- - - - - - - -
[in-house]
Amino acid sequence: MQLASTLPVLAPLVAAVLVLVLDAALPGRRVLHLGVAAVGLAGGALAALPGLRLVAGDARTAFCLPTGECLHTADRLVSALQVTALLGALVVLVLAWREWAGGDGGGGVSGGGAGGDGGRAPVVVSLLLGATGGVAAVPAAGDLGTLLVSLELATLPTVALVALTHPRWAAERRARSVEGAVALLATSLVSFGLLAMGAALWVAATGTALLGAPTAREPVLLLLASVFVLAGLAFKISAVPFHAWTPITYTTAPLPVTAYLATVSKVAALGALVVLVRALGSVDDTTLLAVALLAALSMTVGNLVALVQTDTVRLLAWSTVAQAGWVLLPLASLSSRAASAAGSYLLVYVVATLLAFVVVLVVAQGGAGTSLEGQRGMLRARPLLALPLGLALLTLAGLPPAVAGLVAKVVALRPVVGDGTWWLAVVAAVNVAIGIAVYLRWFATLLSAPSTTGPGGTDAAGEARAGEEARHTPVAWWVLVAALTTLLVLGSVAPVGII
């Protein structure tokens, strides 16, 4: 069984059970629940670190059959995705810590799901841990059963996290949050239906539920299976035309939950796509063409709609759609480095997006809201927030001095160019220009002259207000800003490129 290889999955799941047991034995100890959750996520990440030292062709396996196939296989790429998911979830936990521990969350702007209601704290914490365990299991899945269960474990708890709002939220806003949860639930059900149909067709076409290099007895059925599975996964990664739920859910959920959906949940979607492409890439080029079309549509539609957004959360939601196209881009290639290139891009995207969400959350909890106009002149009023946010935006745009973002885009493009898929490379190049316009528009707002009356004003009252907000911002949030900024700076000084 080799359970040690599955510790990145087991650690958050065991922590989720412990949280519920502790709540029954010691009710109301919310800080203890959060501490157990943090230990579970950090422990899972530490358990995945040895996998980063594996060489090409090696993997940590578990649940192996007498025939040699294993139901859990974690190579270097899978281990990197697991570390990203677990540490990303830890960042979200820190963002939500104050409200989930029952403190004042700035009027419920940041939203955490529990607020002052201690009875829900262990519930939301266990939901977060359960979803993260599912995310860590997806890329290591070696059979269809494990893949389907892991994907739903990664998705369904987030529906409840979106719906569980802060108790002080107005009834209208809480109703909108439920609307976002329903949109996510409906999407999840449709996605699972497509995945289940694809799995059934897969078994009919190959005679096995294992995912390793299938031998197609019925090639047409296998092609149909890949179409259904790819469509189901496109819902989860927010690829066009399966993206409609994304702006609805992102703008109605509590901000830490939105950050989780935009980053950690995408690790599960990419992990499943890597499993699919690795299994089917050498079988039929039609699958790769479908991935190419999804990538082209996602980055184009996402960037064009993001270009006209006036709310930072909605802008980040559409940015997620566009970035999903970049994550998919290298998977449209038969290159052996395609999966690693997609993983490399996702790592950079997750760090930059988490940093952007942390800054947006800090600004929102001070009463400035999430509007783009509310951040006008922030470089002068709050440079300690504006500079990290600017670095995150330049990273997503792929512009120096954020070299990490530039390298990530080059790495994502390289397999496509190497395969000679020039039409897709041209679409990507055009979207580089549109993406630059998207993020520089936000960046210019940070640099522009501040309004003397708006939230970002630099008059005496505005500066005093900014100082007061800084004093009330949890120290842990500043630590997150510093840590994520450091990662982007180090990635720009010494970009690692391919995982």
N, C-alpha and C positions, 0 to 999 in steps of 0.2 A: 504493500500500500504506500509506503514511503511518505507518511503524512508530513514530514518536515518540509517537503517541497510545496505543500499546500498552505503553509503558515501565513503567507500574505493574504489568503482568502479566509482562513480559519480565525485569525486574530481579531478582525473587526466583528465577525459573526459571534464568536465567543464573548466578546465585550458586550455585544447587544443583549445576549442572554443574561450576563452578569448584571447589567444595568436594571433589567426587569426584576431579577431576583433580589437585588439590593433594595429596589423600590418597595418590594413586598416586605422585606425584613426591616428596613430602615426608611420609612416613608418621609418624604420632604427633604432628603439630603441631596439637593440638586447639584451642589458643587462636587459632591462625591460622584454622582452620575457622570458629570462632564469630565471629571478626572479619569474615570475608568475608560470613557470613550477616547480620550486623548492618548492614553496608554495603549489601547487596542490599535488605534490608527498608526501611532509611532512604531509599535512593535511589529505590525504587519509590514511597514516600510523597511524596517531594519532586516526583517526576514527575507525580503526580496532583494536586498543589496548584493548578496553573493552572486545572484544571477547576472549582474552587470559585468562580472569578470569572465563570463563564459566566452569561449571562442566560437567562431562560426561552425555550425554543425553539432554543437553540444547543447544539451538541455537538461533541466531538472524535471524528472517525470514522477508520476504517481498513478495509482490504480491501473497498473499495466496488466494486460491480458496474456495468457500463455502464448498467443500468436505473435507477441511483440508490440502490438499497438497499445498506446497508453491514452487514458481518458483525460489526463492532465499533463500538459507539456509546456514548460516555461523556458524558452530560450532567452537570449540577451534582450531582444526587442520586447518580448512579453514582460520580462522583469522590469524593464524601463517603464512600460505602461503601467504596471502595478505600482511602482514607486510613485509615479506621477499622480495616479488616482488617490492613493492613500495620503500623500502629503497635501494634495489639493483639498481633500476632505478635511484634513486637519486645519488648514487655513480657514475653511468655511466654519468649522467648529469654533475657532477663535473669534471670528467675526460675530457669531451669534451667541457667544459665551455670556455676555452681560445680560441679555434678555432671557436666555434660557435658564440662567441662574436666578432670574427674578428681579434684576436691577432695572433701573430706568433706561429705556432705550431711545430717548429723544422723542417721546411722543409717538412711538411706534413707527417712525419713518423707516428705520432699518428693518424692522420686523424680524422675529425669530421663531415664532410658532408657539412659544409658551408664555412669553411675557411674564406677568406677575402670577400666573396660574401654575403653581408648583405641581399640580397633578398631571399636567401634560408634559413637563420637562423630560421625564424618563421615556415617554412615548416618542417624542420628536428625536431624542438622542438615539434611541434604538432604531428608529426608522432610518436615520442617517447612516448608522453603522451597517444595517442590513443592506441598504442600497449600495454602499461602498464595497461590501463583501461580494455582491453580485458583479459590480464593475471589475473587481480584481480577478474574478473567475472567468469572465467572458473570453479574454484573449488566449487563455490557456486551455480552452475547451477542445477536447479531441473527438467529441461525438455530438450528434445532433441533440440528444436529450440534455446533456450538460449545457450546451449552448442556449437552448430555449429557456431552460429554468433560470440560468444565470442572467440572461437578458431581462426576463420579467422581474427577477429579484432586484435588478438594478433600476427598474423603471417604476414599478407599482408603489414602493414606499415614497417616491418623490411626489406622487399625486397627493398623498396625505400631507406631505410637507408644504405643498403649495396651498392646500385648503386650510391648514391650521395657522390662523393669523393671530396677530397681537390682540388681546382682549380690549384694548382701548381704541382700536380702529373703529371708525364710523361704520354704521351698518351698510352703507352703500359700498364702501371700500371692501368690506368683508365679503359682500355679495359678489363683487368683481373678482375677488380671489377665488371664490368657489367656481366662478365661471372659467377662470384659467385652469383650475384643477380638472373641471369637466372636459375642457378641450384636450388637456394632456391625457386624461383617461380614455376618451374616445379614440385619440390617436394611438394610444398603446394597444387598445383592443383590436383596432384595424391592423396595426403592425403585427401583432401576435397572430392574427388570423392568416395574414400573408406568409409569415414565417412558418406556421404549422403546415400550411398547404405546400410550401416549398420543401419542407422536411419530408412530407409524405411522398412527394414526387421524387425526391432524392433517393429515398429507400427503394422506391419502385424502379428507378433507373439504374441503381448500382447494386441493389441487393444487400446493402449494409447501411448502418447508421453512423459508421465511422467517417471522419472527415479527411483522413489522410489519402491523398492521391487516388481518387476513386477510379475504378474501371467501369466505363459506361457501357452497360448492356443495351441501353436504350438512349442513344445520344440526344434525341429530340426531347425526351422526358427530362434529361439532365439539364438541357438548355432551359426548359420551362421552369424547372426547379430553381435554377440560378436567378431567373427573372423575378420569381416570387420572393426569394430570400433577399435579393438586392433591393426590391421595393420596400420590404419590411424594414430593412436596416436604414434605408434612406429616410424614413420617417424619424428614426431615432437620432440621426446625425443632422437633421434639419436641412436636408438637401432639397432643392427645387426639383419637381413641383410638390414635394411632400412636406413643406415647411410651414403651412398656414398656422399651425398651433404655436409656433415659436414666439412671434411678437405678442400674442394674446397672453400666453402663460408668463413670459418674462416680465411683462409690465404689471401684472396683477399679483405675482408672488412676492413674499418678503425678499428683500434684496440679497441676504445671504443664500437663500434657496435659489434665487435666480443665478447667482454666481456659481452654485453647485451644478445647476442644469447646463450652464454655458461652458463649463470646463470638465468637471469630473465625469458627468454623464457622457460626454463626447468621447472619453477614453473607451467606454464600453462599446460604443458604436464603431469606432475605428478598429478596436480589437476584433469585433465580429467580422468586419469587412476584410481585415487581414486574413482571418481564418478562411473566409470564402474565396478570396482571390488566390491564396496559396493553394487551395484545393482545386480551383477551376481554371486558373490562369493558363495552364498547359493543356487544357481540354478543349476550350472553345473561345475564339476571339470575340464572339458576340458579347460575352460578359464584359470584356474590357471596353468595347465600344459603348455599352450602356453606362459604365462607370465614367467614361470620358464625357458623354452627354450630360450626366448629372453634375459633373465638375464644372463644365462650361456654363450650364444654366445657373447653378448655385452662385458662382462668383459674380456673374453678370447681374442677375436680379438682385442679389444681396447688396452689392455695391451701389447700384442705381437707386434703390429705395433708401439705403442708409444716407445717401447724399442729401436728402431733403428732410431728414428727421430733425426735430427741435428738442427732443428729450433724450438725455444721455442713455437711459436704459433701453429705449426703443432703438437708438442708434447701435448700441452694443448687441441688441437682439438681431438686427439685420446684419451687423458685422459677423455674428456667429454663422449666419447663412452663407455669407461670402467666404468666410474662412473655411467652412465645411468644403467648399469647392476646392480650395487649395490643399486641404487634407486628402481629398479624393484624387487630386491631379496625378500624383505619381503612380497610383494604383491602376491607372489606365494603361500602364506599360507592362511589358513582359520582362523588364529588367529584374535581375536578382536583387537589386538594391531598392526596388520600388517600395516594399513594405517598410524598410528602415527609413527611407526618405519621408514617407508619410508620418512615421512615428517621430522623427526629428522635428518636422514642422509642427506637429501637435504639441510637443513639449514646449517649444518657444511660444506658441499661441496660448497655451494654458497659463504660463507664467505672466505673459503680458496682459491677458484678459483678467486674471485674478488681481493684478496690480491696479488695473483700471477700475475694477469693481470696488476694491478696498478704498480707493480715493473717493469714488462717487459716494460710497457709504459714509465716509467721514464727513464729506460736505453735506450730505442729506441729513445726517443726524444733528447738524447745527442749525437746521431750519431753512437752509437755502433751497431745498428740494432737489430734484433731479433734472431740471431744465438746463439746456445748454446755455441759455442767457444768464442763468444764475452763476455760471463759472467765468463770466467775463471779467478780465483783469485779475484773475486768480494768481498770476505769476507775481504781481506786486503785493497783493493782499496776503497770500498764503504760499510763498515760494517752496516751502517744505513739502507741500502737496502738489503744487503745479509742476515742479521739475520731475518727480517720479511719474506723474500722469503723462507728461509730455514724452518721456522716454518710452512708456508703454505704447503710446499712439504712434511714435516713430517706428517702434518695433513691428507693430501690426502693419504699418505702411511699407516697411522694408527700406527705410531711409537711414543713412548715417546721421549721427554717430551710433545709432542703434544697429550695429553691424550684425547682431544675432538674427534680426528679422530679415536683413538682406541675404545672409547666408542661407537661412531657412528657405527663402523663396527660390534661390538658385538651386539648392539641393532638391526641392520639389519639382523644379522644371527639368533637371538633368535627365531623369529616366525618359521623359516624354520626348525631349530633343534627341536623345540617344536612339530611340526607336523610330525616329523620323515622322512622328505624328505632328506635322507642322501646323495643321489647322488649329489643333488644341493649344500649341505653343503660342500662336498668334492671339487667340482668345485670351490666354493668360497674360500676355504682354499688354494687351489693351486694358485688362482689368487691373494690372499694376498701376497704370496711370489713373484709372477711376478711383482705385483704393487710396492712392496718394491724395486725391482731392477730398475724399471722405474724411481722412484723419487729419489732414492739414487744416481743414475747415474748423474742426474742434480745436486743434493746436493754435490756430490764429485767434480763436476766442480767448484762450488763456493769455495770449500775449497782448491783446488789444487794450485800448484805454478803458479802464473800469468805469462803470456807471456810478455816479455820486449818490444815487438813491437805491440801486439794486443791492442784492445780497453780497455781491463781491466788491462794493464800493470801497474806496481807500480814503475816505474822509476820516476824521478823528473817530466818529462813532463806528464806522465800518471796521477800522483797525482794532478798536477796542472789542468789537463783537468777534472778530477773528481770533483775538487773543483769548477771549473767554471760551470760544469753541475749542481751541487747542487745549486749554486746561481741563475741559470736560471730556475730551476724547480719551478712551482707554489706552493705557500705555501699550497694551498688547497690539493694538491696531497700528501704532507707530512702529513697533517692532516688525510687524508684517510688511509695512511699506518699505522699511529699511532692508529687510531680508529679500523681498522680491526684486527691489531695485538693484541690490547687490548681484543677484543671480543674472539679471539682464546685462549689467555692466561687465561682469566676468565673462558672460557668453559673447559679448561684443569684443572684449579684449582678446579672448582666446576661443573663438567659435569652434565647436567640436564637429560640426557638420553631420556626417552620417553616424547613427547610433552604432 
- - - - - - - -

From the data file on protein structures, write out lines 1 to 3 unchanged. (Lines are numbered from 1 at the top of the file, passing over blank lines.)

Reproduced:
[in-house]
Amino acid sequence: MQLASTLPVLAPLVAAVLVLVLDAALPGRRVLHLGVAAVGLAGGALAALPGLRLVAGDARTAFCLPTGECLHTADRLVSALQVTALLGALVVLVLAWREWAGGDGGGGVSGGGAGGDGGRAPVVVSLLLGATGGVAAVPAAGDLGTLLVSLELATLPTVALVALTHPRWAAERRARSVEGAVALLATSLVSFGLLAMGAALWVAATGTALLGAPTAREPVLLLLASVFVLAGLAFKISAVPFHAWTPITYTTAPLPVTAYLATVSKVAALGALVVLVRALGSVDDTTLLAVALLAALSMTVGNLVALVQTDTVRLLAWSTVAQAGWVLLPLASLSSRAASAAGSYLLVYVVATLLAFVVVLVVAQGGAGTSLEGQRGMLRARPLLALPLGLALLTLAGLPPAVAGLVAKVVALRPVVGDGTWWLAVVAAVNVAIGIAVYLRWFATLLSAPSTTGPGGTDAAGEARAGEEARHTPVAWWVLVAALTTLLVLGSVAPVGII
């Protein structure tokens, strides 16, 4: 069984059970629940670190059959995705810590799901841990059963996290949050239906539920299976035309939950796509063409709609759609480095997006809201927030001095160019220009002259207000800003490129 290889999955799941047991034995100890959750996520990440030292062709396996196939296989790429998911979830936990521990969350702007209601704290914490365990299991899945269960474990708890709002939220806003949860639930059900149909067709076409290099007895059925599975996964990664739920859910959920959906949940979607492409890439080029079309549509539609957004959360939601196209881009290639290139891009995207969400959350909890106009002149009023946010935006745009973002885009493009898929490379190049316009528009707002009356004003009252907000911002949030900024700076000084 080799359970040690599955510790990145087991650690958050065991922590989720412990949280519920502790709540029954010691009710109301919310800080203890959060501490157990943090230990579970950090422990899972530490358990995945040895996998980063594996060489090409090696993997940590578990649940192996007498025939040699294993139901859990974690190579270097899978281990990197697991570390990203677990540490990303830890960042979200820190963002939500104050409200989930029952403190004042700035009027419920940041939203955490529990607020002052201690009875829900262990519930939301266990939901977060359960979803993260599912995310860590997806890329290591070696059979269809494990893949389907892991994907739903990664998705369904987030529906409840979106719906569980802060108790002080107005009834209208809480109703909108439920609307976002329903949109996510409906999407999840449709996605699972497509995945289940694809799995059934897969078994009919190959005679096995294992995912390793299938031998197609019925090639047409296998092609149909890949179409259904790819469509189901496109819902989860927010690829066009399966993206409609994304702006609805992102703008109605509590901000830490939105950050989780935009980053950690995408690790599960990419992990499943890597499993699919690795299994089917050498079988039929039609699958790769479908991935190419999804990538082209996602980055184009996402960037064009993001270009006209006036709310930072909605802008980040559409940015997620566009970035999903970049994550998919290298998977449209038969290159052996395609999966690693997609993983490399996702790592950079997750760090930059988490940093952007942390800054947006800090600004929102001070009463400035999430509007783009509310951040006008922030470089002068709050440079300690504006500079990290600017670095995150330049990273997503792929512009120096954020070299990490530039390298990530080059790495994502390289397999496509190497395969000679020039039409897709041209679409990507055009979207580089549109993406630059998207993020520089936000960046210019940070640099522009501040309004003397708006939230970002630099008059005496505005500066005093900014100082007061800084004093009330949890120290842990500043630590997150510093840590994520450091990662982007180090990635720009010494970009690692391919995982």